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Aliens in the Attic

Platform(s): Nintendo DS, PC, PlayStation 2, Wii
Genre: Action/Adventure
Publisher: Playlogic
Developer: Engine Software
Release Date: Aug. 4, 2009


NDS Review - 'Aliens in the Attic'

by Dustin Chadwell on Aug. 26, 2009 @ 4:57 a.m. PDT

Aliens in the Attic follows the storyline of the adventure-comedy film about a group of kids on a family vacation who must stave off an attack by knee-high alien invaders with world-conquering ambitions; all while trying to keep their parents from finding out!
Developed by Engine Software, Aliens in the Attic is based on the summer kids' movie of the same name.  Having not seen the film, I can't really tell you how closely associated the game is with the plot (it probably didn't feature kids running around a huge house with laser slingshots), but I can tell you that it was surprisingly better than I anticipated, at least for the first couple of hours of gameplay.  Unfortunately, the idea that this game was a children's version of Contra wore off after a bit, and I found the whole thing pretty repetitive and vapid, lacking any real semblance of difficulty or diversity over its many, many stages.

Apparently, the idea is that three kids get caught up in some alien invasion, and these extraterrestrial visitors resemble … robots.  During most of the levels, you'll fight little variations of toys, like a small tank and a UFO.  The kids are all swappable on the fly, so you can cycle between the three using the right shoulder button, and as you might have guessed, each kid has a particular set of skills that come into play.  The blond boy, the smug and somewhat arrogant one of the bunch, is also the powerhouse and is able to push large objects, which becomes necessary for some light puzzle-solving (i.e., placing blocks on switches).  The dark-haired boy is the brain of the group, and he's able to hack doors using a strange lock mini-game that has you spinning a wheel in the middle of the touch-screen and dropping colored balls into various slots according the pattern in the middle of the wheel.  The girl, who is obviously younger and about half the size of the two boys, is surprisingly the one with the highest jump; she's able to perform a much-needed double-jump to reach higher platforms, and she can also crawl through smaller vents and passageways. 

I'll give credit to Aliens in the Attack for trying to add some variety to the three characters.  They're all absolutely necessary, and while the two boys are the only ones with any offensive capabilities, you'll still find yourself reverting back to the girl to navigate the majority of the stages.  She's just far more intuitive for platforming usage with her double-jump ability.  The title tosses a fair amount of enemies at you as it progresses, so it becomes more important to play as one of the two male characters toward the end of the game.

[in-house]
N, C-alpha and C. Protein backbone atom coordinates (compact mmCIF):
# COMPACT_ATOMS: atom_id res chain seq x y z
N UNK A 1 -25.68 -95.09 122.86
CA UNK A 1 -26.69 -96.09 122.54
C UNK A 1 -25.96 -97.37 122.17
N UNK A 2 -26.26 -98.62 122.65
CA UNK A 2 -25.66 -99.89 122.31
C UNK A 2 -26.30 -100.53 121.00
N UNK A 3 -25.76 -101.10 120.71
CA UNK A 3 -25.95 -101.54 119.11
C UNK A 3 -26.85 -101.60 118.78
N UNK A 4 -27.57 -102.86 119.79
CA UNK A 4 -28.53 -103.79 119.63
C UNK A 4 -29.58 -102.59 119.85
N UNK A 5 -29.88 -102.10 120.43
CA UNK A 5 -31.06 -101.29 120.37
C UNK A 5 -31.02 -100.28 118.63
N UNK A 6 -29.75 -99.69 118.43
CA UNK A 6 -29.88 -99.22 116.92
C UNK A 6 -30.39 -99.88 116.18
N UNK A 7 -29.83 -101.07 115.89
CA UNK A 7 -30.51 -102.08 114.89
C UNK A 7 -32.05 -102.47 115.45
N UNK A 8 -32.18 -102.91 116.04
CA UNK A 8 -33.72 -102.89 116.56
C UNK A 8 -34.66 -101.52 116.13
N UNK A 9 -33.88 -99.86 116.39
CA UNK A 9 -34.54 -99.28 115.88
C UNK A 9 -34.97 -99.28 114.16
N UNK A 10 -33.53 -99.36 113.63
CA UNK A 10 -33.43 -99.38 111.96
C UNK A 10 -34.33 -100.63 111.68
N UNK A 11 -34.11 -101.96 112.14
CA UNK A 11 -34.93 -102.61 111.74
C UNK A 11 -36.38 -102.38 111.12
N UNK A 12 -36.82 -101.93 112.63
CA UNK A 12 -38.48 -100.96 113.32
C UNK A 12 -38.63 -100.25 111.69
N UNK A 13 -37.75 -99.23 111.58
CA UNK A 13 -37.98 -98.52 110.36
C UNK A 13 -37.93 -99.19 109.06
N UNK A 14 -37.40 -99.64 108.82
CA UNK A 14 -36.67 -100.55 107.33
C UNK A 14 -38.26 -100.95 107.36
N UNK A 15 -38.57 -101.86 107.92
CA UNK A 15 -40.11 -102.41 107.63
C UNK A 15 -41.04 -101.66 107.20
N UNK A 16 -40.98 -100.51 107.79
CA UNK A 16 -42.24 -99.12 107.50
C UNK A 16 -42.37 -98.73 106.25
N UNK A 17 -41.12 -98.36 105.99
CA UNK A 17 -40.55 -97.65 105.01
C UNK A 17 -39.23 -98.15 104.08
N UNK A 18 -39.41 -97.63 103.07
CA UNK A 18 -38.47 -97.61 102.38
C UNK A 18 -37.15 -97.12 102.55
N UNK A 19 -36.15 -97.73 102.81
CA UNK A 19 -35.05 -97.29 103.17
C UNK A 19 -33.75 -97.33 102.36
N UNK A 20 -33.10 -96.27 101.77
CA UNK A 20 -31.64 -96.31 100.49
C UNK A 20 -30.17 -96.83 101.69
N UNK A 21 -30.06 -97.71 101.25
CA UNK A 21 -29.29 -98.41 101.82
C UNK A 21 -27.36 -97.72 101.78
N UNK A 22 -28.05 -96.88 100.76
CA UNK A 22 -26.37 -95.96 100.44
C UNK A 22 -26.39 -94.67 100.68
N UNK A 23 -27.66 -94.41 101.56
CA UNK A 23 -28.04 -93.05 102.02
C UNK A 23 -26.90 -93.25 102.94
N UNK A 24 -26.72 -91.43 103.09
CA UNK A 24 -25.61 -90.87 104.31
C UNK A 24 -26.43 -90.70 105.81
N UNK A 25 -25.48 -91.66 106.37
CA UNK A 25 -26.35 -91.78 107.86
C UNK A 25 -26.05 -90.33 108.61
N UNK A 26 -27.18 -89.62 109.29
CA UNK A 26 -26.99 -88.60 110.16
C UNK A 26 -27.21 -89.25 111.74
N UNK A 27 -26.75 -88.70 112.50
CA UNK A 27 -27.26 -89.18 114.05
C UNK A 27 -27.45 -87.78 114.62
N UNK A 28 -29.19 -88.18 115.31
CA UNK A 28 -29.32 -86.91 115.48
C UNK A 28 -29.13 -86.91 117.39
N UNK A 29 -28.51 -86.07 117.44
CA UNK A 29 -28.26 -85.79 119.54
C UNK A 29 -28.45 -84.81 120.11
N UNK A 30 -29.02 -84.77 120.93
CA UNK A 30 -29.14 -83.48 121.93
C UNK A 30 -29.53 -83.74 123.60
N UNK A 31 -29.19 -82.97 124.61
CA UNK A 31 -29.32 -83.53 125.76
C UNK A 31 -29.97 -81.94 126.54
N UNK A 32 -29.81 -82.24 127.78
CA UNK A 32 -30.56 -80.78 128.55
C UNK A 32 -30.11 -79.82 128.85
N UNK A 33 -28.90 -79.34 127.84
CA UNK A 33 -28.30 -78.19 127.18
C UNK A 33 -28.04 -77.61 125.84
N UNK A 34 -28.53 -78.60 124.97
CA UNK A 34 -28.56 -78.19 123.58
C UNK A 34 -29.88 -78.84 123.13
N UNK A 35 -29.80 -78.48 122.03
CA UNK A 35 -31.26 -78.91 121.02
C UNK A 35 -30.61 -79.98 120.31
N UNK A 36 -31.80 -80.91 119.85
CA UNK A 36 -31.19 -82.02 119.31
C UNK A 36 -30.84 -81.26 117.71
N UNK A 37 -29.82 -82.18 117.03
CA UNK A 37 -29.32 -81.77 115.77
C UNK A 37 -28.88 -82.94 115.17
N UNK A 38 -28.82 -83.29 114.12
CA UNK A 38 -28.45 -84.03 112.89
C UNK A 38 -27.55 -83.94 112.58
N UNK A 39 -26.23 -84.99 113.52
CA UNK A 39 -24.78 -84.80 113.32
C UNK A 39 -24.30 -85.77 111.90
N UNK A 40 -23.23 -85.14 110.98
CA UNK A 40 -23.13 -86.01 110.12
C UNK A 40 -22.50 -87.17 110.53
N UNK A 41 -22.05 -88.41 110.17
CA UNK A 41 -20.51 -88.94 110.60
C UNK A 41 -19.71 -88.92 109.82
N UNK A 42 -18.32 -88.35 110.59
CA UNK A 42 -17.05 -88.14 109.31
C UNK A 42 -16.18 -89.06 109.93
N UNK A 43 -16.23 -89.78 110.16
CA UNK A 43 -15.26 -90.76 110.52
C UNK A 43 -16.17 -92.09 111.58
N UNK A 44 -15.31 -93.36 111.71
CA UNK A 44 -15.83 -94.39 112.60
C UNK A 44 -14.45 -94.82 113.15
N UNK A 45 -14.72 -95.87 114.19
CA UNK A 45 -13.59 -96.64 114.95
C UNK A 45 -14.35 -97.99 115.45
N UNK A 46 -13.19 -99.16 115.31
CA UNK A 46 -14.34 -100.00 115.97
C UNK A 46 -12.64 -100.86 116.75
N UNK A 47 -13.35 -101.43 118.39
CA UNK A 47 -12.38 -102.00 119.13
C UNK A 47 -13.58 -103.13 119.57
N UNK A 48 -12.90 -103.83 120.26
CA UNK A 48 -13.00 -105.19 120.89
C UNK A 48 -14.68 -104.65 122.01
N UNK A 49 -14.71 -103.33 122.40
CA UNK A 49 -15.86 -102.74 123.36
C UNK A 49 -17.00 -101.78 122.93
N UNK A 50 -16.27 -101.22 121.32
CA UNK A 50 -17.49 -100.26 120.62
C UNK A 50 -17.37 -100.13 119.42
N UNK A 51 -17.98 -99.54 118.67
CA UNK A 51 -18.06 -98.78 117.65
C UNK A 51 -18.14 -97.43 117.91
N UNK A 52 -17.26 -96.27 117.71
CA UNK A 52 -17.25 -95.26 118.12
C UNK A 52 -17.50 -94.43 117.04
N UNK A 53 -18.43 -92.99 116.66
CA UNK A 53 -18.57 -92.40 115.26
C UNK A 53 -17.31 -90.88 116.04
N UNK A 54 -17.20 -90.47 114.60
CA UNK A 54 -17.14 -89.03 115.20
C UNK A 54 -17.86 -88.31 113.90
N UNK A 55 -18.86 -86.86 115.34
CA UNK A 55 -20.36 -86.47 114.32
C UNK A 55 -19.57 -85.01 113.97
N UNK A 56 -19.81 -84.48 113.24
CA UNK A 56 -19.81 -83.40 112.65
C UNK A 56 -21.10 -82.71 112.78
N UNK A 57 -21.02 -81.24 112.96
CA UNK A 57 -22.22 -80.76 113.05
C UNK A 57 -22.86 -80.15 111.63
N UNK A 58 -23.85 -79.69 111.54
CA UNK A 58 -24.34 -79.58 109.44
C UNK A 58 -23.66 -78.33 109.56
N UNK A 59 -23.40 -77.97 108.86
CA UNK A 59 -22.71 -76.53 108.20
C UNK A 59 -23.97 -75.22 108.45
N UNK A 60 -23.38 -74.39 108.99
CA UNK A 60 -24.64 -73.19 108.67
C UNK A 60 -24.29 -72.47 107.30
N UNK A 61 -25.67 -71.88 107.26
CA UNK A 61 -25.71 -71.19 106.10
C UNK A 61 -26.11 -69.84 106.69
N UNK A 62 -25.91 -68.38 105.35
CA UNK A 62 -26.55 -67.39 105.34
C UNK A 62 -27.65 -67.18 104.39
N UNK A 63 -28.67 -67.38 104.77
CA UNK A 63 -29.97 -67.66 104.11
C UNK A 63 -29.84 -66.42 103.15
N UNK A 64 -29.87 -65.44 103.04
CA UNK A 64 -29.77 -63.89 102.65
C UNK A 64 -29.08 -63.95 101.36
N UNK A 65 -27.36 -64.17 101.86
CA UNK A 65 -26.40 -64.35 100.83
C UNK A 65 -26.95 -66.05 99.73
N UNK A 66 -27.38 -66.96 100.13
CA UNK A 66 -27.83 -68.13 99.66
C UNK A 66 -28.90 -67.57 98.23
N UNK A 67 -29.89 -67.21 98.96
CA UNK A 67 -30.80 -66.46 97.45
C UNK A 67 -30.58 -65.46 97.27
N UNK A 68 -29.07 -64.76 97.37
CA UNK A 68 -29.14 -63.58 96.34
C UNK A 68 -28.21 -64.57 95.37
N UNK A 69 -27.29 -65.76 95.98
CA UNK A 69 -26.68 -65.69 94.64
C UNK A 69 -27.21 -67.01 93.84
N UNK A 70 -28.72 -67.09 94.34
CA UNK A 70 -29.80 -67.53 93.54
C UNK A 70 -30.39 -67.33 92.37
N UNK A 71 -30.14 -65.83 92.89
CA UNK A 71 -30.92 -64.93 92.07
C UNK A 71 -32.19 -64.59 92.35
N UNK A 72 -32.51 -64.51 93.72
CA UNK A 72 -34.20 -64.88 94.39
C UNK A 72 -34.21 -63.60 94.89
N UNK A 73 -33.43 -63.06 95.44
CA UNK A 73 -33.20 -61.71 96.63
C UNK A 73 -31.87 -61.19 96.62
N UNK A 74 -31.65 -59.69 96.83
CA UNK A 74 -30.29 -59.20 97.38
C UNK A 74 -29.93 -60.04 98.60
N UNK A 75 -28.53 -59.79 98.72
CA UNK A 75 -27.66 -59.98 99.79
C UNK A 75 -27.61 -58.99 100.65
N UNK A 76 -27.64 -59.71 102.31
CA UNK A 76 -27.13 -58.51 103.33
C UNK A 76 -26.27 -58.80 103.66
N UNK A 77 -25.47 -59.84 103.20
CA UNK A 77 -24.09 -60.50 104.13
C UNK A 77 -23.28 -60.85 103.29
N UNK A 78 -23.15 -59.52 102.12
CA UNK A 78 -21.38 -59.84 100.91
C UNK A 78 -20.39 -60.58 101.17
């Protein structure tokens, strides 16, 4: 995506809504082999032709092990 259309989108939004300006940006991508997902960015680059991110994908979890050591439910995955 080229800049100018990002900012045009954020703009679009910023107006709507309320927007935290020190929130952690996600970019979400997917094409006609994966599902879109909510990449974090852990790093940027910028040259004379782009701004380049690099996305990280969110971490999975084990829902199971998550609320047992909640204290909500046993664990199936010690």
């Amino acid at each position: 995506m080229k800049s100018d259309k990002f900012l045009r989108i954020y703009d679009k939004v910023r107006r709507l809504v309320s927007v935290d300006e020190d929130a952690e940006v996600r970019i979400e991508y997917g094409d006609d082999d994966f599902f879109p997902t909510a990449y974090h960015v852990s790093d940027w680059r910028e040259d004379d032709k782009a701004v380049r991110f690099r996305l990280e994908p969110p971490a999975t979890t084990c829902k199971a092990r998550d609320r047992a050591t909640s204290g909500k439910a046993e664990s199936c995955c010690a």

The combat starts off as an interesting throwback to old 2-D action titles, but as you spend more time with the game, it really shows you how stale the concept can be without a certain level of polish or design attached to the concept.  Obviously, the developers were hamstrung by the license, and I do wonder what Engine Software could pull off with this concept without being hampered by a kids' film license, but at the same time, there could have been a bit more variety in the stage design than what we ended up with.

Since the title of the movie includes the word "attic," you might have images of an older, quaint-looking house, middle America-ish, something that your grandparents might have lived in.  I'm not sure why this imagery pops into my mind with the use of the word "attic," but it does — perhaps because I've been an apartment dweller the majority of my life.  It appears that each level in the game takes place within the same home, so that's got to be a pretty impressive house. Some of the stages feel positively sprawling in scope, even if they are incredibly linear. 

Unfortunately, every stage looks and plays out in the exact same way; the path might be different, but you never feel like you're truly seeing something new, even when it's suddenly presented to you, like the locked door mini-game.  Each stage is bland and filled with some type of "Home and Garden" decor, and there's nothing about the visuals that really stand out as being particularly interesting.  It's worth noting that the characters are low-key 3-D and not sprite work, so they stand out against the more detailed background work — and I don't mean that in a good way.

The soundtrack starts off surprisingly strong, but then you realize that the one solid tune is pretty much the only song in the game.  You'll get a change when you encounter a boss fight, but there isn't a boss encounter at the end of every stage, so you're generally stuck listening to the same track loop over and over again.  It's a pretty good track when you considering the source, but even the best music will wear thin after you've listened to it for a few hours over and over. 

Altogether, Aliens in the Attic was surprisingly better than I anticipated, even if I was pretty down on it in this review.  The idea to take the license into a Contra-lite style experience is interesting, but it doesn't end up being that fun to play after a couple of hours.  Maybe the developers were hamstrung by the license, but it certainly needed more refinement before I could recommend the title for purchase.  If you enjoyed the movie and are curious about this game, it might be worth a rental, but just barely.  I'm hoping that we'll see something more interested from these developers later on, but for now, Aliens in the Attic is a pretty bland affair. 

Score: 5.0/10


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